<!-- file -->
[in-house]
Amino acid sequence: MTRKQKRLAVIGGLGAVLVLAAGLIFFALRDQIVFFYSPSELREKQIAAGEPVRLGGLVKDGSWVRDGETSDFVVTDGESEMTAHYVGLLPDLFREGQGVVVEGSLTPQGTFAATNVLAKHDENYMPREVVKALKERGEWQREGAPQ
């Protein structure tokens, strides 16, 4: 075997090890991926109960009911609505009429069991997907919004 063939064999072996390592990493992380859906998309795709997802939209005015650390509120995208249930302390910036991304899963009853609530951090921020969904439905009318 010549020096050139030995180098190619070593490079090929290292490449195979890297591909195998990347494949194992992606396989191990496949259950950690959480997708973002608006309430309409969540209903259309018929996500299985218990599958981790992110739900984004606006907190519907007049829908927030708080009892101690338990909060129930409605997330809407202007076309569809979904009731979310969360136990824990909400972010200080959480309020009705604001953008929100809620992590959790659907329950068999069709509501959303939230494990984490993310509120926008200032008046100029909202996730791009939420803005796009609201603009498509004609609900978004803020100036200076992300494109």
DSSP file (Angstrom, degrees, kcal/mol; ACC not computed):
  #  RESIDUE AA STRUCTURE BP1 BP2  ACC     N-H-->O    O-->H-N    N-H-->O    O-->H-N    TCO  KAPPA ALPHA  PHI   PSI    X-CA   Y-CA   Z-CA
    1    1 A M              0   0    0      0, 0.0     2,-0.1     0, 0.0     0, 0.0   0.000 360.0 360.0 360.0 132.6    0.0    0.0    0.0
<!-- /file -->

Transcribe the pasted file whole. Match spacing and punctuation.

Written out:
[in-house]
Amino acid sequence: MTRKQKRLAVIGGLGAVLVLAAGLIFFALRDQIVFFYSPSELREKQIAAGEPVRLGGLVKDGSWVRDGETSDFVVTDGESEMTAHYVGLLPDLFREGQGVVVEGSLTPQGTFAATNVLAKHDENYMPREVVKALKERGEWQREGAPQ
């Protein structure tokens, strides 16, 4: 075997090890991926109960009911609505009429069991997907919004 063939064999072996390592990493992380859906998309795709997802939209005015650390509120995208249930302390910036991304899963009853609530951090921020969904439905009318 010549020096050139030995180098190619070593490079090929290292490449195979890297591909195998990347494949194992992606396989191990496949259950950690959480997708973002608006309430309409969540209903259309018929996500299985218990599958981790992110739900984004606006907190519907007049829908927030708080009892101690338990909060129930409605997330809407202007076309569809979904009731979310969360136990824990909400972010200080959480309020009705604001953008929100809620992590959790659907329950068999069709509501959303939230494990984490993310509120926008200032008046100029909202996730791009939420803005796009609201603009498509004609609900978004803020100036200076992300494109």
DSSP file (Angstrom, degrees, kcal/mol; ACC not computed):
  #  RESIDUE AA STRUCTURE BP1 BP2  ACC     N-H-->O    O-->H-N    N-H-->O    O-->H-N    TCO  KAPPA ALPHA  PHI   PSI    X-CA   Y-CA   Z-CA
    1    1 A M              0   0    0      0, 0.0     2,-0.1     0, 0.0     0, 0.0   0.000 360.0 360.0 360.0 132.6    0.0    0.0    0.0